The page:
Reclaiming Clementine

If you didn't sing about apples dipped in honey for a sweet new year, did Rosh Hashanah happen?

Perhaps by some pedagogical directive of all Jewish elementary schools, every child will come home singing about dipping apples in honey. First to the parents’ delight, but then, I suspect, ad nauseam. Parents will recognize the tune, which actually comes from a popular folk-song from the late 19th century. And although I understand its value for children, particularly vis a vis an austere holiday with not much else to excite them, I do reckon that the original lyrics might have more to offer this season.

The reason I say this is that the simanim, or the sweet or fortuitously-named foods that are eaten to represent the blessings we wish for in the coming year, have turned into something they were not intended to be: they have transformed from a symbolic practice, originating in the Talmud and meant to evoke positive feelings and aspirations about the year ahead, into a religious ritual. And the words that are said before they are consumed, with or without God’s name, have begun to appear as an incantation. Indeed the medieval sage, Menahem Ha-Meiri, writes that saying the yehi ratzon actually prevents people from thinking that the foods themselves have some effect. Nevertheless, the practice in its current form, which is reinforced by this song, makes an explicit connection between the foods we eat and our fate, and therefore borders on sorcery.

By contrast, the song that the melody is taken from concerns loss, imagined or not, and the dangers of taking people for granted. According to the Encyclopedia of American Folklore,  the song is based on a folk-legend dated to the 1880s, and it is attributed to Percy Montrose. The lyrics describe a tragic event, a loss that endures “forever,” and it is therefore not an easy message to hear. But I think that more can be gained by internalizing that which is implied by the song — the lesson of cherishing life — than what is learned from its “Jewish” version. In fact, the same idea also emerges from a close analysis of the theology concerning this time of year and the Jewish liturgy for Rosh Hashanah.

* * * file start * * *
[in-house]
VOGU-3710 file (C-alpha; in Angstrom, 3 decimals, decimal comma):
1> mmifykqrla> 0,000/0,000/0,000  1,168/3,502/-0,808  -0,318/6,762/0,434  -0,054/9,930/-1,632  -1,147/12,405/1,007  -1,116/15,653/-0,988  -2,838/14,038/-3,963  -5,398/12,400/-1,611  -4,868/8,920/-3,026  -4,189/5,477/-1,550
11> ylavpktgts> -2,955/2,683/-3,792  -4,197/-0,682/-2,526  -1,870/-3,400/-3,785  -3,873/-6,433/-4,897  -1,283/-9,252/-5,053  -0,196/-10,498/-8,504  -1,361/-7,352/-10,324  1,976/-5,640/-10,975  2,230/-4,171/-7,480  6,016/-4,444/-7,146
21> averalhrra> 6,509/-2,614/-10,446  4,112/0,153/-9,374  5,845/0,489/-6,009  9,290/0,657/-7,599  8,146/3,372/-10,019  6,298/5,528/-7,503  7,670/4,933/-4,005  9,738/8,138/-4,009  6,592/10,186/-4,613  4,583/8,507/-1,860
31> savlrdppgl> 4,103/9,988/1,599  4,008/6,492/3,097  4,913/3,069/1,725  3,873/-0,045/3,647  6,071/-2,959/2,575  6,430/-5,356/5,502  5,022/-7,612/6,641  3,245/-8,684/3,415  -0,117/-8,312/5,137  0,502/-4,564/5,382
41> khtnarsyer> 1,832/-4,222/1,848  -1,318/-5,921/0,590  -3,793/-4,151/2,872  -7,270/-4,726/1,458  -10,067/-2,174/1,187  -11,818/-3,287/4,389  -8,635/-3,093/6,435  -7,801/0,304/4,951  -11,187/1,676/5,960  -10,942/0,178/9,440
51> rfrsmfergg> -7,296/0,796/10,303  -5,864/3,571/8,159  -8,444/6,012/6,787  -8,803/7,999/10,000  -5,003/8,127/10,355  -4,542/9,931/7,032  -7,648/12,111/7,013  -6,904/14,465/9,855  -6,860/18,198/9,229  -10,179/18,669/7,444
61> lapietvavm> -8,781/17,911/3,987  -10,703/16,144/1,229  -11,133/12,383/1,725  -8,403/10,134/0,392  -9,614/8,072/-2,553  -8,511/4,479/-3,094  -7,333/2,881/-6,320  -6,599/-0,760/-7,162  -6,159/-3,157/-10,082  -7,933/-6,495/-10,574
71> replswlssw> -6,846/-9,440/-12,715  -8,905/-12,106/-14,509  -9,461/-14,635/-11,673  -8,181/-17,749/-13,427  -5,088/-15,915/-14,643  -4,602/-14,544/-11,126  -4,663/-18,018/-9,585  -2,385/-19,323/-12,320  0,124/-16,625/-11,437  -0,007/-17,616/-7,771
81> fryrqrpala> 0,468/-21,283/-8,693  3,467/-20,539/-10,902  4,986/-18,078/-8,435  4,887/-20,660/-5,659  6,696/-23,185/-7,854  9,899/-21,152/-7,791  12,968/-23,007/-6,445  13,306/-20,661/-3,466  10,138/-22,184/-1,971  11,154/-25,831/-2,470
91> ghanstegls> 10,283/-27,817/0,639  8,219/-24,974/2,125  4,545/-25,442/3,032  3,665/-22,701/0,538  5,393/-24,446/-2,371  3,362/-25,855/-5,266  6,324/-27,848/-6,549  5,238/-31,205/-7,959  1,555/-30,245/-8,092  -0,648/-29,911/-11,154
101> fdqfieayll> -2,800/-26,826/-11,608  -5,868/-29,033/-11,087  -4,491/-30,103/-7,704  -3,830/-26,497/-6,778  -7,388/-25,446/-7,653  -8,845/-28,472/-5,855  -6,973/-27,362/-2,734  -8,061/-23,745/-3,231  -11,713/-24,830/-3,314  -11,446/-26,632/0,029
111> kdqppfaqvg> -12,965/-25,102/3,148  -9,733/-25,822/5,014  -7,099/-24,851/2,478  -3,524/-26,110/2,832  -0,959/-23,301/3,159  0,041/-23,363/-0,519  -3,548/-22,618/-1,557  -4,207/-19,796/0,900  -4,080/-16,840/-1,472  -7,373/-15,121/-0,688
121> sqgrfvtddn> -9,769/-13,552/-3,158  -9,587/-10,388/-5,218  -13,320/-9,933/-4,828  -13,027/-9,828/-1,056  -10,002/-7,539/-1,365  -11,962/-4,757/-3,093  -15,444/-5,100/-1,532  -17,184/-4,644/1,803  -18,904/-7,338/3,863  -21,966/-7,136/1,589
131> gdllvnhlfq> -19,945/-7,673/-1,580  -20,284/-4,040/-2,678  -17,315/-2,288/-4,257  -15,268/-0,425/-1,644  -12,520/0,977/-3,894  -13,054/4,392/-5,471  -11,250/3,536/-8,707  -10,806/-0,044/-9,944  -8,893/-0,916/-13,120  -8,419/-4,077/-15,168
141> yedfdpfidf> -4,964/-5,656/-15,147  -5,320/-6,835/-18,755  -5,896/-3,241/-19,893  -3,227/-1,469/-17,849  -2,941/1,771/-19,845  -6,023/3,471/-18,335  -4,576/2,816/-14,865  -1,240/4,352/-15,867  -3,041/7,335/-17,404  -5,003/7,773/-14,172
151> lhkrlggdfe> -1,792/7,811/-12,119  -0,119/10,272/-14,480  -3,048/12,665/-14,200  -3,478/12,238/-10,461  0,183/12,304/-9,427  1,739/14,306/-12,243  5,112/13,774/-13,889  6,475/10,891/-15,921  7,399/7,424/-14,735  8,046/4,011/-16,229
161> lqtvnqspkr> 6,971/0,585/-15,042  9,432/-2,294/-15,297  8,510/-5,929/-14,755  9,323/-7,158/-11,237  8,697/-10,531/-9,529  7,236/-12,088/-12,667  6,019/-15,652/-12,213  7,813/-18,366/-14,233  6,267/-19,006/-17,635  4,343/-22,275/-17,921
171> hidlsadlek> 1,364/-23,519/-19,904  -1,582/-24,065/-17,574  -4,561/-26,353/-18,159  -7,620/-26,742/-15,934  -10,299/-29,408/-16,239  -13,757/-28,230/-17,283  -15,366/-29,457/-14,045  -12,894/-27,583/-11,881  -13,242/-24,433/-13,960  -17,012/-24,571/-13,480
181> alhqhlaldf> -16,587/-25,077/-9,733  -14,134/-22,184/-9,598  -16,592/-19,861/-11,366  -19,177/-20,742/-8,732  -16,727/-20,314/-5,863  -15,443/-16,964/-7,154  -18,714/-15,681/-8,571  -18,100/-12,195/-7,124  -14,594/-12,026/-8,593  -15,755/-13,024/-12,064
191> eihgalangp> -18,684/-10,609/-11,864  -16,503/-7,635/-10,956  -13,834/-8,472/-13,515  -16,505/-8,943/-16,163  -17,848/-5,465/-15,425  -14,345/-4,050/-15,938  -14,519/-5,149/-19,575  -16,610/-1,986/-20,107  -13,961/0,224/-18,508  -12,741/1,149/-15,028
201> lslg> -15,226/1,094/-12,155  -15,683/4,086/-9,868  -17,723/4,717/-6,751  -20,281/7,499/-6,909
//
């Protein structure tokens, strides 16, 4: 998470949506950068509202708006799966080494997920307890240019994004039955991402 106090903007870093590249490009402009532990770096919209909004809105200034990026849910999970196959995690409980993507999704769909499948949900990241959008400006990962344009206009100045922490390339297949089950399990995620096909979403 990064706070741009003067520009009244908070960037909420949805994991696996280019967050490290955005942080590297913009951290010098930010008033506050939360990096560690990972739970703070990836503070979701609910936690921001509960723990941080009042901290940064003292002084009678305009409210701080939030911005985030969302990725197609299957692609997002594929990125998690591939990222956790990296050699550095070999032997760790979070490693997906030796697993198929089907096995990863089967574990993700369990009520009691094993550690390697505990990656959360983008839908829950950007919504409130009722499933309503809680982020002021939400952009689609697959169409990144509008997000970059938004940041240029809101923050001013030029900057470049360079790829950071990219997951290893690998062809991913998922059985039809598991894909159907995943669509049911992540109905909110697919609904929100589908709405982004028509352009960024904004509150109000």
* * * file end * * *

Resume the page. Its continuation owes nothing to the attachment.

Specifically, there is a notion that repentance for what we have done (teshuvah) can influence our fate. The thinking goes that, if we change our ways and beseech God, we can avert negative decrees and even merit positive ones. However, drawing on Genesis in particular, Maimonides notes that there are judgements on cities as well. What emerges from that statement, but also from the notion of in-between people (beinonim), who do not have the clear cut status of righteous beings or evildoers, is that there is a grey area in human fate. Similarly, the words said in our prayers, such as “who will live?” or the statement that prayer itself “removes the severity of decrees,” rather than reverses them altogether, suggests that there are no guarantees about how everyone else will fare. What that gap between our well-being and the fate of our city, country, and planet teaches us is that we should not take those about whom we care for granted. In other words, we need to remind ourselves that friends, family, and community have far more meaning in our lives than any fruit ever should.

Shanah Tova!

About the Author
Jonathan Milevsky holds a PhD in Religious Studies from McMaster University in Hamilton Ontario and is a Distinguished Fellow at the Broughton Park Dialogue Group in the U.K. His book, Understanding the Evolving Meaning of Reason in David Novak's Natural Law Theory (Brill) is out later this week.
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